SHAY MITCHELL

Maxim - - CONTENTS - by DAVID HOCHMAN

Un­der­cover(s) with the star of the cult-smash Pretty Lit­tle Liars.

AS the WORLD’S MOST AL­LUR­ING LES­BIAN SLEUTH ON the CULT-SMASH PRETTY LIT­TLE LIARS, SHAY MITCHELL IS CHANG­ING the FACE OF TV— ONE TWEET and IN­STA­GRAM AT a TIME.

“PEO­PLE ASK WHAT IT’S LIKE KISS­ING a WOMAN, AS IF THERE’S SOME­THING AWK­WARD OR WEIRD ABOUT IT. I COM­PLETELY EM­BRACE IT. WHEN I STEP INTO EMILY’S SHOES, I’M TRULY IN the MO­MENT, and I’M FULLY AT­TRACTED TO the WOMEN I’M FOOL­ING AROUND WITH.”

SHAY MITCHELL IS ABOUT TO DE­STROY me com­pletely with a sin­gle tap on her iphone. The woman who plays the de­lec­ta­ble les­bian next door on the most tweeted-about se­ries in tele­vi­sion his­tory just ac­cepted my in­vi­ta­tion to see who could get more ac­tion on our so­cial me­dia feeds over the course of our time to­gether.

Just look­ing at her tells me I’m a goner. The star of Pretty Lit­tle Liars, a cult-smash cable crime thriller about a group of mean-girl high school vix­ens tor­mented by a web of cy­ber threats, dark hood­ies, darker se­crets, and out­ra­geous mur­ders, ar­rived at a Los An­ge­les art mu­seum on this rare rainy day dressed like the planet’s hottest se­cret agent—com­plete with a short-short trench coat, her pink cash­mere thumb sleeves tan­ta­liz­ingly peek­ing out. There’s stretchy black denim un­der­neath, knee-high riding boots, an adorable pink um­brella. Right on the nose for a girl who is fa­mous as the most de­sir­able DIY sleuth to ever winduponthe­abc­fam­i­lynet­work.my pa­thetic selfie is out-fa­vor­ited the very mo­ment Mitchell’s glo­ri­ous pic hits In­sta­gram.

“Whoa, this is kinda crazy,” she says as more than 1,000 likes reg­is­ter un­der her photo in less than 60 sec­onds. Yes, 1,000.

@Shaym can dom­i­nate you like that. At 27, she spreads her se­duc­tive magic in so many ways and via so many plat­forms— on TV; in print as a model; on her Youtube chan­nel; with her lifestyle blog, char­i­ties, and en­dorse­ments; and via Face­book and In­sta­gram—she seems like an en­tirely new kind of celebrity life form. Too al­lur­ing and am­bi­tious to stick merely to one screen, Mitchell sucks you in to them all.

As we en­ter a gallery of Pi­cas­sos, she snaps a shot of a re­clin­ing nude even af­ter a uni­formed guard an­nounces that pho­tos aren’t al­lowed.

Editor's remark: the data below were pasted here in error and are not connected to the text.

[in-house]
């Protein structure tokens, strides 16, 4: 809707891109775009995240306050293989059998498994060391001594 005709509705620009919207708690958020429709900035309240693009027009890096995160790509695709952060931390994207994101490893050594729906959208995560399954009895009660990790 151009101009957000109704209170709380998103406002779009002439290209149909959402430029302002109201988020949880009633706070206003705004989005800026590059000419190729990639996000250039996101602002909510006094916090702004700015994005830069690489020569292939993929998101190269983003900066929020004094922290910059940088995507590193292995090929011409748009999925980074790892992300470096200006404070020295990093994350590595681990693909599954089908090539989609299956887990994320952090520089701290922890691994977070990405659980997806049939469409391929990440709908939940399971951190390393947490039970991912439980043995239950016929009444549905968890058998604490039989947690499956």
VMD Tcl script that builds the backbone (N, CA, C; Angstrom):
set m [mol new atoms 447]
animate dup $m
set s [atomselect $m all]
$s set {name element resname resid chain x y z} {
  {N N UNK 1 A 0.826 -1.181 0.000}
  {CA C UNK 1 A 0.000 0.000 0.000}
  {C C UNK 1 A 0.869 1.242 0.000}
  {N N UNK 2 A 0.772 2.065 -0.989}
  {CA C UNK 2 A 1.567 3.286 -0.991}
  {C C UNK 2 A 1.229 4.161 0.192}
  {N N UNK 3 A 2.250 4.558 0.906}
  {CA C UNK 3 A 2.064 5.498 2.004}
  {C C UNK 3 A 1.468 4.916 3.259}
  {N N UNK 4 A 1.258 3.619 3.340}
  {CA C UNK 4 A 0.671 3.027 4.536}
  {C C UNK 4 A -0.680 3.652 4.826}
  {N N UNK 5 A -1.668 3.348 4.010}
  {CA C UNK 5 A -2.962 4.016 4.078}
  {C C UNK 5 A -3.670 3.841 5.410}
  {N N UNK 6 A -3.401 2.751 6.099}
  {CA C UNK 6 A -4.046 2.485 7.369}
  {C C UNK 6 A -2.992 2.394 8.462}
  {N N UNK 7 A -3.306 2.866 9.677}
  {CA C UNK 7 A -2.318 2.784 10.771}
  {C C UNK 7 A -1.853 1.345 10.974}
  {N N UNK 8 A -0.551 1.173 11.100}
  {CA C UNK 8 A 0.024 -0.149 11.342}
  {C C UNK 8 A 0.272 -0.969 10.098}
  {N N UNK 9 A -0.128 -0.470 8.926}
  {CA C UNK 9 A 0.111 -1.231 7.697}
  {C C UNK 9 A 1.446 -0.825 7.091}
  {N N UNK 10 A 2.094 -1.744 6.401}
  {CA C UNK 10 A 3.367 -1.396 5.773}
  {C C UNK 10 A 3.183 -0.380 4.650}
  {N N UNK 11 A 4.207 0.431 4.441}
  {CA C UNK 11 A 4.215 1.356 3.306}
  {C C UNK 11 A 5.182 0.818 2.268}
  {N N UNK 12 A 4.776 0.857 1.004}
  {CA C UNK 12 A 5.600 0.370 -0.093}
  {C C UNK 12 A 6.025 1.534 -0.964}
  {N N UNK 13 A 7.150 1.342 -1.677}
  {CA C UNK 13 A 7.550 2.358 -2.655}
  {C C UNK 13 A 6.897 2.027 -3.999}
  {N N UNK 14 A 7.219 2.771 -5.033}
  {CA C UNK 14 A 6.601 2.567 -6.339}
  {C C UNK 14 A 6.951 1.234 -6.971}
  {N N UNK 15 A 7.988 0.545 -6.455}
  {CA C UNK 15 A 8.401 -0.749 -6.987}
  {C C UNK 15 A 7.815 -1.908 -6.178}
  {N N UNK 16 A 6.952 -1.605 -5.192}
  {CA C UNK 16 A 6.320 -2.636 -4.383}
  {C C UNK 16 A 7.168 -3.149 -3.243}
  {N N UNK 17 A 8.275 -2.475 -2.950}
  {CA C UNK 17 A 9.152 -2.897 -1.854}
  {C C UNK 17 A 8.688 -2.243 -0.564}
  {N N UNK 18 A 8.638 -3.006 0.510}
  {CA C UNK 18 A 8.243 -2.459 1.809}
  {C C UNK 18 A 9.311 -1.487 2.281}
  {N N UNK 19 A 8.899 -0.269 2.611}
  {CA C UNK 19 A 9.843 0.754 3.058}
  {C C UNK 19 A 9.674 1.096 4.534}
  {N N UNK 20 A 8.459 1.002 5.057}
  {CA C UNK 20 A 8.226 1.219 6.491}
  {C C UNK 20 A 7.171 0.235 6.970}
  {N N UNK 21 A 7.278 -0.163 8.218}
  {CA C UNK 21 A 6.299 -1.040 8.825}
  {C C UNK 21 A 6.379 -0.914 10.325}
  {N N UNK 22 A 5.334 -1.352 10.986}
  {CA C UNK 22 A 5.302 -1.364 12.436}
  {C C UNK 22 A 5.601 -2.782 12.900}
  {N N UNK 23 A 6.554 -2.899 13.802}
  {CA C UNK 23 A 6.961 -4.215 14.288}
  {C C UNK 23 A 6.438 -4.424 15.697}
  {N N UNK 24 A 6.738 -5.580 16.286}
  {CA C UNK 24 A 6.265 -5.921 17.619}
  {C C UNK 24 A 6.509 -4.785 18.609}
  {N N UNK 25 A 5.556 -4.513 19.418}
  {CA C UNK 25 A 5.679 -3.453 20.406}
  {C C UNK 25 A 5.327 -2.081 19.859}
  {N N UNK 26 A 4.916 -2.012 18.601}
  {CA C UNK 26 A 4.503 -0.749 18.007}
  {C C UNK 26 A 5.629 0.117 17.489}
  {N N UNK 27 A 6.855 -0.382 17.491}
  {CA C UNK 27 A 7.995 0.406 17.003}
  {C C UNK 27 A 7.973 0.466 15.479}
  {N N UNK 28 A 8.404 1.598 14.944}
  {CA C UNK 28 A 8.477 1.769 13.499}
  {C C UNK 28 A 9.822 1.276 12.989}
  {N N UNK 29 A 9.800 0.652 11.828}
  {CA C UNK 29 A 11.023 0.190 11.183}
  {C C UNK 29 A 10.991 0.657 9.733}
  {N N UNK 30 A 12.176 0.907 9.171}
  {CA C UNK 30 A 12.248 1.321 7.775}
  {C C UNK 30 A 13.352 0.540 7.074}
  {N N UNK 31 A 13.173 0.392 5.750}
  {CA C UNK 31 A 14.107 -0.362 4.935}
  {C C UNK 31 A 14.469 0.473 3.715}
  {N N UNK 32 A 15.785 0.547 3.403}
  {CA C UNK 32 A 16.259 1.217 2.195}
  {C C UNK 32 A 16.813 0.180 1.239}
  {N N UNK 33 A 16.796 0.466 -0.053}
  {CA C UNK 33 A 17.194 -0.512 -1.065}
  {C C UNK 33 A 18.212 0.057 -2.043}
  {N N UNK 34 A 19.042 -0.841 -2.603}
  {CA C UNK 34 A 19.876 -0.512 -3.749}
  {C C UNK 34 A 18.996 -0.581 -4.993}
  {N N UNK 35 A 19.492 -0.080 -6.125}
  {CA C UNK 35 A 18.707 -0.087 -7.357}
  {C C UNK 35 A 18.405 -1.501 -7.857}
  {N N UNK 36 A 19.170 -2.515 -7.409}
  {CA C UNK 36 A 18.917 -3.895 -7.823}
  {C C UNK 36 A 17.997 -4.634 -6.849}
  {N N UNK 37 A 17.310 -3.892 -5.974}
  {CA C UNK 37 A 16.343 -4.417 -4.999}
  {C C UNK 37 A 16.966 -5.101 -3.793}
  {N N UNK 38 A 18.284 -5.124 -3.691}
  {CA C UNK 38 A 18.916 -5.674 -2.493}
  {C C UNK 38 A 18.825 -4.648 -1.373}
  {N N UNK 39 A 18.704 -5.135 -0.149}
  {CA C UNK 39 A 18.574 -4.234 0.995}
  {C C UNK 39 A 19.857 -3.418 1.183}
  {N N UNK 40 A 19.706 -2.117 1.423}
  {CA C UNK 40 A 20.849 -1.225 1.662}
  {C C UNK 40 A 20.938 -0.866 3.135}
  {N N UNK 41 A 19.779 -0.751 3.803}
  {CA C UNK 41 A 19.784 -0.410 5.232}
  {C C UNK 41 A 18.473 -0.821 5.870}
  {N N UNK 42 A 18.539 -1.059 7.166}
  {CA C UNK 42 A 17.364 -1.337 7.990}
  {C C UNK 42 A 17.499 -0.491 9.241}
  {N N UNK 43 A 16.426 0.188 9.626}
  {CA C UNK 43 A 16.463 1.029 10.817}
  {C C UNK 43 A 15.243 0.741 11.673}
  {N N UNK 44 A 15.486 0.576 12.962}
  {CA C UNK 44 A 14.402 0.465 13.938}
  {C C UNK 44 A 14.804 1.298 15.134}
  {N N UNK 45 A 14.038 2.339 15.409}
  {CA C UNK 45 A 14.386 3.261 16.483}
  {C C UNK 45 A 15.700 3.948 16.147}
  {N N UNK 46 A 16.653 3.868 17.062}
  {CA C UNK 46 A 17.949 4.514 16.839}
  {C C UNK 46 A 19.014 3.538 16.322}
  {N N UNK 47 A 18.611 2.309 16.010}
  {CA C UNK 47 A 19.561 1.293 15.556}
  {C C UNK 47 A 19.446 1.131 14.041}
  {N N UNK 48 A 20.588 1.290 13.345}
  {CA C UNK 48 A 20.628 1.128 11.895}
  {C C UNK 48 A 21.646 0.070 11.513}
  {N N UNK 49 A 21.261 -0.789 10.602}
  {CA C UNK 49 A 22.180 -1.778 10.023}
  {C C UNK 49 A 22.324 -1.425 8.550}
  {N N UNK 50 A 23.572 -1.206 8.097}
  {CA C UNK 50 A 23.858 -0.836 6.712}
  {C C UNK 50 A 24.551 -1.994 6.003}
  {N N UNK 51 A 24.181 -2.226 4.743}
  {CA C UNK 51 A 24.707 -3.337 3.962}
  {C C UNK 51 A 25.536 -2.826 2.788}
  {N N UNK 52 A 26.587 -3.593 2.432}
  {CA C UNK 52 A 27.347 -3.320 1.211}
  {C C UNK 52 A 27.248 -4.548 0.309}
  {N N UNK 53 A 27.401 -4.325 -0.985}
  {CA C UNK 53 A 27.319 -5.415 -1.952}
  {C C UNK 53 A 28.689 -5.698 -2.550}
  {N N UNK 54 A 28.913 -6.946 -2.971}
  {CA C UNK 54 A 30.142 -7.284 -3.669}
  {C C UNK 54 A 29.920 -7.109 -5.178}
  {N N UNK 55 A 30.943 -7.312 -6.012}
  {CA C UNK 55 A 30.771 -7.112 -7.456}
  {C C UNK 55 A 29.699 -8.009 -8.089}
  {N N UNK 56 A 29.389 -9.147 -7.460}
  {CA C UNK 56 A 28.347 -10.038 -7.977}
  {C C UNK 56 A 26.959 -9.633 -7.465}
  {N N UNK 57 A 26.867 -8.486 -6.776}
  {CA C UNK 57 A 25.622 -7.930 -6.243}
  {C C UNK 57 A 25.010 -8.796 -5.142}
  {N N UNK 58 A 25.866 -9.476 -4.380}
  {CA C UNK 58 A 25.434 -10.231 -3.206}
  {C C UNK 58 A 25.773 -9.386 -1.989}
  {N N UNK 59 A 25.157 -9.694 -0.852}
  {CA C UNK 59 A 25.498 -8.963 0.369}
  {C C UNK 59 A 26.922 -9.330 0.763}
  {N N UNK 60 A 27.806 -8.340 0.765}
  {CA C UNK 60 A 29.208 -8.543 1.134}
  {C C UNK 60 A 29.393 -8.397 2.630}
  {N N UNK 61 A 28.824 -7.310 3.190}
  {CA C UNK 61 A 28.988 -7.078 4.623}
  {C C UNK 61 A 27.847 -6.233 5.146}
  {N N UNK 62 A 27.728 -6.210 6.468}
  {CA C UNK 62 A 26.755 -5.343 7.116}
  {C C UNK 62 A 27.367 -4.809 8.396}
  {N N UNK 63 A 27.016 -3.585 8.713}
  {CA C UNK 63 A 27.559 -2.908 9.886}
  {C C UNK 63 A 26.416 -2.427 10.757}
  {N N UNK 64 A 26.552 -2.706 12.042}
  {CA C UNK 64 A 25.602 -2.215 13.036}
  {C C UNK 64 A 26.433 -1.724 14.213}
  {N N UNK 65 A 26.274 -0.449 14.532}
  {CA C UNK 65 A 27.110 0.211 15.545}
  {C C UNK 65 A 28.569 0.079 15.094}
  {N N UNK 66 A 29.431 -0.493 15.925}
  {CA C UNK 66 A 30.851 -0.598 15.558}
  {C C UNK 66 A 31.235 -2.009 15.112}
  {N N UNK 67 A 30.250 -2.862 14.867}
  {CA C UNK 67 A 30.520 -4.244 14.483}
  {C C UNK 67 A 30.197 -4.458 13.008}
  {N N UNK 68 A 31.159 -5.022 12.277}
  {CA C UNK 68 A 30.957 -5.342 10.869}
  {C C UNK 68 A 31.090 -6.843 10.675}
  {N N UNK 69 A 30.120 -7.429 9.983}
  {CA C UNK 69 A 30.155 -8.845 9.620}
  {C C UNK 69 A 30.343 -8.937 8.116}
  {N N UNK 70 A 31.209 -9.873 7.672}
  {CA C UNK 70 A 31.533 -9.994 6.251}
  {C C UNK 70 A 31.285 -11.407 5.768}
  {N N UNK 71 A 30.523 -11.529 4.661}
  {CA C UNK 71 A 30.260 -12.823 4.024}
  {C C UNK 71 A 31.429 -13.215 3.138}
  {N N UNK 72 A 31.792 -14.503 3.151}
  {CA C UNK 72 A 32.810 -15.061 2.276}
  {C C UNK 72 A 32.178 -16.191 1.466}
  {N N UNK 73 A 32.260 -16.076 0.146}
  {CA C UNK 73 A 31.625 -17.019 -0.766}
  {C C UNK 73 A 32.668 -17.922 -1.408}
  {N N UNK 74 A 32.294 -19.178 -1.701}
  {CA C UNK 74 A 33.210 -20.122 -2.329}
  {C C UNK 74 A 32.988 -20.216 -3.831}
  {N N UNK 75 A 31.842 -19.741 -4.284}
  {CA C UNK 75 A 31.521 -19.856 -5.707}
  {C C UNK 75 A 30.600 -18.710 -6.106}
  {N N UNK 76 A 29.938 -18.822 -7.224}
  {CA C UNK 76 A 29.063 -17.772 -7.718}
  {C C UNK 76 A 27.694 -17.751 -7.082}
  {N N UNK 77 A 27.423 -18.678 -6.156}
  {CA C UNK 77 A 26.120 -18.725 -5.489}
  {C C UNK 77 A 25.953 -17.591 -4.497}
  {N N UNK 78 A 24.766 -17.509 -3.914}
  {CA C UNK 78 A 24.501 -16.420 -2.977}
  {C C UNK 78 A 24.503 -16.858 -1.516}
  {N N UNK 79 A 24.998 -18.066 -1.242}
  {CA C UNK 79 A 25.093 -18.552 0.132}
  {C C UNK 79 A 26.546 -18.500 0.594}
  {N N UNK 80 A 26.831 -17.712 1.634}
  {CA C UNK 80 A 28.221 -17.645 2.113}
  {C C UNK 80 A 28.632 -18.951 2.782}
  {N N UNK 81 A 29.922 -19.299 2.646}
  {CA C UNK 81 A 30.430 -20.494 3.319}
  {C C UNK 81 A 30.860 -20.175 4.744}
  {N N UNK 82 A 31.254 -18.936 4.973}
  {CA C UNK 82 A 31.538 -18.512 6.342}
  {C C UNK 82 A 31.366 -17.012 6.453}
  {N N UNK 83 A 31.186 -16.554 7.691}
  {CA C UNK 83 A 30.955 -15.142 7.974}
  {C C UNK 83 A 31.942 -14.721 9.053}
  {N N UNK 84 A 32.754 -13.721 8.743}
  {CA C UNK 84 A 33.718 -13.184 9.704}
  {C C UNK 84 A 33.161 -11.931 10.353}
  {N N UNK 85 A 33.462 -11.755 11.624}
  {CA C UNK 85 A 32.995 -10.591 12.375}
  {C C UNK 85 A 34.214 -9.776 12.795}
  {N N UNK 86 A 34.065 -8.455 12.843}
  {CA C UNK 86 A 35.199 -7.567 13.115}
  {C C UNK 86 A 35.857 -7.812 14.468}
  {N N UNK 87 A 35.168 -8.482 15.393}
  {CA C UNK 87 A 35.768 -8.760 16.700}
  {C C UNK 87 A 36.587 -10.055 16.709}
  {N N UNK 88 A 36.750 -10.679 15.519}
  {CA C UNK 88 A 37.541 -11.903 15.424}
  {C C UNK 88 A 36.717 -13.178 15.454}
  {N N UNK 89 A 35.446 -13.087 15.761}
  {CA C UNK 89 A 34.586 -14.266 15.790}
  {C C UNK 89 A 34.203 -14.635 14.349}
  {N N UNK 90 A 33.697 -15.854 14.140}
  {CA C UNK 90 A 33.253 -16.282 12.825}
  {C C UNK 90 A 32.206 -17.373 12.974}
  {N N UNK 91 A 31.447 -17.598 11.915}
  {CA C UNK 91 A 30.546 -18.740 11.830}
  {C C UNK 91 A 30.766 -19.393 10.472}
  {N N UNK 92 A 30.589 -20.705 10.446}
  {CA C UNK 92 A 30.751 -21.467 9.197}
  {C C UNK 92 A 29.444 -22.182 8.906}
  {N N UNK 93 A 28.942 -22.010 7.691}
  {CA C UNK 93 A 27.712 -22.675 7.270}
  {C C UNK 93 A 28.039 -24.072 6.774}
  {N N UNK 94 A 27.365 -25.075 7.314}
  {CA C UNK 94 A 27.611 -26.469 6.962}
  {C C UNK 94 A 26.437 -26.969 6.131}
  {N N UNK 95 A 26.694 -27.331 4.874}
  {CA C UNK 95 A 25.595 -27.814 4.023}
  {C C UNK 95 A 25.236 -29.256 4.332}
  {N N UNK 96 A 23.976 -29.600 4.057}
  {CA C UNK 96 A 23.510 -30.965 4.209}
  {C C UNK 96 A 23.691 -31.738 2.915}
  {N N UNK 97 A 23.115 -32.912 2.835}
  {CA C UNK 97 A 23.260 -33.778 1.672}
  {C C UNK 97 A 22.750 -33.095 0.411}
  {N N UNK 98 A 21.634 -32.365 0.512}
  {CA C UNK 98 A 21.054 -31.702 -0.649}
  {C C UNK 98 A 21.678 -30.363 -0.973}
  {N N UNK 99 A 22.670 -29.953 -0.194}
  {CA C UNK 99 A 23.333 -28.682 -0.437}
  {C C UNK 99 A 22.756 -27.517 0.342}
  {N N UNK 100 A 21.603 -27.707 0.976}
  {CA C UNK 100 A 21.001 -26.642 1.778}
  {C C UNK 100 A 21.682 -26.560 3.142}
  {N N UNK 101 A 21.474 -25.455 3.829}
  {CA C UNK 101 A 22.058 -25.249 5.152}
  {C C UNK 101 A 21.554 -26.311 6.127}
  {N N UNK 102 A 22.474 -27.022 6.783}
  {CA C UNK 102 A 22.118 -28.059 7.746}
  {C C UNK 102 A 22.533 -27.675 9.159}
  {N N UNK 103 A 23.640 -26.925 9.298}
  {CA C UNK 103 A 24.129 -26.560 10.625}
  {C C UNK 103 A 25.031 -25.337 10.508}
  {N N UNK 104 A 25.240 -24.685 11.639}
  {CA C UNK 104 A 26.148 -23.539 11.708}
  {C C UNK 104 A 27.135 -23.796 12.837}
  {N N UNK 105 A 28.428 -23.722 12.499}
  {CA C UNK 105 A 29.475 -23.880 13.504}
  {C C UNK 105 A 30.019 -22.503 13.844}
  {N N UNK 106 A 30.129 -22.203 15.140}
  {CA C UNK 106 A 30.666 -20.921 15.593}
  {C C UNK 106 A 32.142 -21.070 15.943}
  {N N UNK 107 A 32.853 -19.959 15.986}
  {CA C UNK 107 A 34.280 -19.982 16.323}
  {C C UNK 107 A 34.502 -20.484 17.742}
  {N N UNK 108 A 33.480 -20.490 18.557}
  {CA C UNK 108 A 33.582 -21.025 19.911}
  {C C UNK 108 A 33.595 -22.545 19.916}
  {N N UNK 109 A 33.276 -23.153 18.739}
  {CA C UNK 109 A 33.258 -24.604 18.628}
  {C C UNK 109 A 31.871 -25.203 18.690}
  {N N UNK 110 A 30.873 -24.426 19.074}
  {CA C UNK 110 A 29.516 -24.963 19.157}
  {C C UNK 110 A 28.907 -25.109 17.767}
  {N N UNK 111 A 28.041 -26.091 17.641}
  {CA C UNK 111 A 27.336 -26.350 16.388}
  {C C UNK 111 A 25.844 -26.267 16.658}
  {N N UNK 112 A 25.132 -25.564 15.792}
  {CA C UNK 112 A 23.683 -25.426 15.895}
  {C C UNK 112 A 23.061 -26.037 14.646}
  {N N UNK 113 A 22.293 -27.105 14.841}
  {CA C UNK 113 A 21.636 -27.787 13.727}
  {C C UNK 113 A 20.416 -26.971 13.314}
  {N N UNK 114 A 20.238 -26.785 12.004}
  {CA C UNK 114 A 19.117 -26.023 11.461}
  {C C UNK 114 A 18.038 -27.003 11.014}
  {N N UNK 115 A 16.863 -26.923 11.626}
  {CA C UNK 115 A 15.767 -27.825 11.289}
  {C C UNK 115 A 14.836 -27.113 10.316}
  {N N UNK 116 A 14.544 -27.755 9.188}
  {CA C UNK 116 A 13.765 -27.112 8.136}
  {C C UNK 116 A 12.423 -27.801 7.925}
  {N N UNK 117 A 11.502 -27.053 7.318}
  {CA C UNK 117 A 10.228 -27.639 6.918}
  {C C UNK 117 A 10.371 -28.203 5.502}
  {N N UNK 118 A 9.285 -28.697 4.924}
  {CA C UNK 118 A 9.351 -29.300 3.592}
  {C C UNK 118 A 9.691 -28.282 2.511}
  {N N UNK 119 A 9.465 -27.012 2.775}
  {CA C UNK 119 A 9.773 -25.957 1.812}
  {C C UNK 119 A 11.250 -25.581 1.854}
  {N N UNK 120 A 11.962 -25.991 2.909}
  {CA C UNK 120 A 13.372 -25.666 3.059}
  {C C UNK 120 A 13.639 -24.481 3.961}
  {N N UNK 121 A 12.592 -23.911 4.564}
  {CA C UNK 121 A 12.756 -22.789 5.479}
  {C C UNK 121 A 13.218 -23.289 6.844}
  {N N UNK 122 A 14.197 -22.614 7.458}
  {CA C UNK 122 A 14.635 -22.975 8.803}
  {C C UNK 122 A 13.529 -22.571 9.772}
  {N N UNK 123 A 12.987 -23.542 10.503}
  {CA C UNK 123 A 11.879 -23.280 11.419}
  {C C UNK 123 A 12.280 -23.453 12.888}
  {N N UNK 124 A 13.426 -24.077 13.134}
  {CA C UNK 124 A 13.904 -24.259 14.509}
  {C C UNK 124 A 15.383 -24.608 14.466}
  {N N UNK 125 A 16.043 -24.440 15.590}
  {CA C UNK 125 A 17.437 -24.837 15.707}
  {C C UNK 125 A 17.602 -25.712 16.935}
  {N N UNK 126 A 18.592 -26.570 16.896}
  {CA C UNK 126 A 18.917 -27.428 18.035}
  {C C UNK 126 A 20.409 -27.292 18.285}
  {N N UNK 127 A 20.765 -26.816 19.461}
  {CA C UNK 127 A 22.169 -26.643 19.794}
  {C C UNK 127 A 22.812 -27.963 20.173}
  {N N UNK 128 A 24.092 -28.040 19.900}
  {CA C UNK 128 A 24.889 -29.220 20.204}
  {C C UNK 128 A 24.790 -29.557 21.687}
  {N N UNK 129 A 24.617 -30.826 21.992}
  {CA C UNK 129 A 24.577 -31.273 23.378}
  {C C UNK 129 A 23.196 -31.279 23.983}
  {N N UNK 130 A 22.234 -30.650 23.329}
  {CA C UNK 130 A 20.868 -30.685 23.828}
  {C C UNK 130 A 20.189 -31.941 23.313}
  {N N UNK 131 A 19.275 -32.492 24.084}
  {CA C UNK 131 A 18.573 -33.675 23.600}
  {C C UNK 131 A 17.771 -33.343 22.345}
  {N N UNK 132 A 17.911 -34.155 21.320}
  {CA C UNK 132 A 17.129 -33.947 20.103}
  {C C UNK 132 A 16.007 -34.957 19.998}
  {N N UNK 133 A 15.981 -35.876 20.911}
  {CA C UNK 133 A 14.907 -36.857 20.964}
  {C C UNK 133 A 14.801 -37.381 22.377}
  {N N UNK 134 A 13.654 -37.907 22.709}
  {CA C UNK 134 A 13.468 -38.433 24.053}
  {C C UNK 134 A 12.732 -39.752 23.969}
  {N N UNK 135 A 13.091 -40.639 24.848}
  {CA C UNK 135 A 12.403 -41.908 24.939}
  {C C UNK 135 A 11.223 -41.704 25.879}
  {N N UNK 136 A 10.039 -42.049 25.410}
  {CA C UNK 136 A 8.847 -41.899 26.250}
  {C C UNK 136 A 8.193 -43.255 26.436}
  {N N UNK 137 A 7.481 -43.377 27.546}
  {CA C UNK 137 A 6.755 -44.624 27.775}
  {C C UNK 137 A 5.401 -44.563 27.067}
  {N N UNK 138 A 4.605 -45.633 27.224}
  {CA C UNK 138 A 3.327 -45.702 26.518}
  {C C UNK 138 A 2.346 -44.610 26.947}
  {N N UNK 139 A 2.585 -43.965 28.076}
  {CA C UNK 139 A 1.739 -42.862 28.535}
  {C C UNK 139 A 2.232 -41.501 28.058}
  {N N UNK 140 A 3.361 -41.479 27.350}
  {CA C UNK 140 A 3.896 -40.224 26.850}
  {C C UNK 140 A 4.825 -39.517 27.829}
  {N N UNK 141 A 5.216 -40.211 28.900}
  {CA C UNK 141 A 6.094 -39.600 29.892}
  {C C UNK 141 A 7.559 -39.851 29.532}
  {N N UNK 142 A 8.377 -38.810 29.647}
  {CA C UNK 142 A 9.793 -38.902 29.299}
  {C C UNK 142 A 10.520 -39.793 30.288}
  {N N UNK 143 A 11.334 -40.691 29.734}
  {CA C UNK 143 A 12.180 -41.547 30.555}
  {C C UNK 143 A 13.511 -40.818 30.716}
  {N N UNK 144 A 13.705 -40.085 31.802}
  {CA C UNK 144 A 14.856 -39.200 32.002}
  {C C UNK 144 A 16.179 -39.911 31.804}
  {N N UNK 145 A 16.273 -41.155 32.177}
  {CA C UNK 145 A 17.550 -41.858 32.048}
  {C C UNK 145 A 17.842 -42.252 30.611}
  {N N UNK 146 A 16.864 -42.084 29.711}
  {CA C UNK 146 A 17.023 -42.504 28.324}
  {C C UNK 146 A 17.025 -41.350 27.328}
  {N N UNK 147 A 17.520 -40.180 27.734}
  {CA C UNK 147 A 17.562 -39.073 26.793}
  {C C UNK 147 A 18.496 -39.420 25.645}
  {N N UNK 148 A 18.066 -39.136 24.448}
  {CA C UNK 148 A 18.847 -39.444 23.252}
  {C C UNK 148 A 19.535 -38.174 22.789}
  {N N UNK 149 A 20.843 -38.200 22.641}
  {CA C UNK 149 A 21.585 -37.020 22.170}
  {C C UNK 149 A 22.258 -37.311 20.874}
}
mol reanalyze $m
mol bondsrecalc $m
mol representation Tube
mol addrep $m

“I re­ally like tak­ing risks,” she whis­pers, gaz­ing with a head tilt at the paint­ing: a mas­ter­work of car­toon­ishly large breasts float­ing over a dis­em­bod­ied vagina. Mitchell flips back her chest­nut hair and grins.

“Poor woman,” she says. “Pi­casso ob­vi­ously did this way be­fore Pho­to­shop.”

THE PATH TO BE­COM­ING A GOD­DESS OF all me­dia be­gan with a col­lage in her child­hood bed­room back in Canada. Ev­ery­thing young Shan­non Ash­ley Mitchell craved was thumb­tacked up there: the Hollywood sign, glit­tery gowns, red car­pets, a white Range Rover. “I al­ways had this idea that if you fan­ta­sized about some­thing enough, it would come true,” she says. (Guess whose top-of-the-line white Range Rover is parked out front to­day?)

Mitchell grew up the el­der of two sib­lings in Toronto and Van­cou­ver with her mom, who’s Filipino, and her dad, a fi­nan­cial plan­ner who has roots in Ire­land and Scot­land. She started danc­ing at age five, and by her early teens, mod­el­ing agents were el­bow­ing each other aside to sign her to a con­tract. Mitchell isn’t coy about her de­ter­mi­na­tion to suc­ceed. “Friends of mine would say, ‘Shan­non’s gonna take over the world or die try­ing.’ Be­cause that’s what I al­ways talked about.”

As a young model, Mitchell con­torted in biki­nis for a few years on beaches in Thai­land and atop sky­scrapers in Hong Kong but ul­ti­mately grew rest­less. “A beau­ti­ful photo is amaz­ing, but just walk­ing into a room and be­ing judged on your phys­i­cal ap­pear­ance, with­out be­ing able to be your­self, or even say any­thing—that was very frus­trat­ing to me.”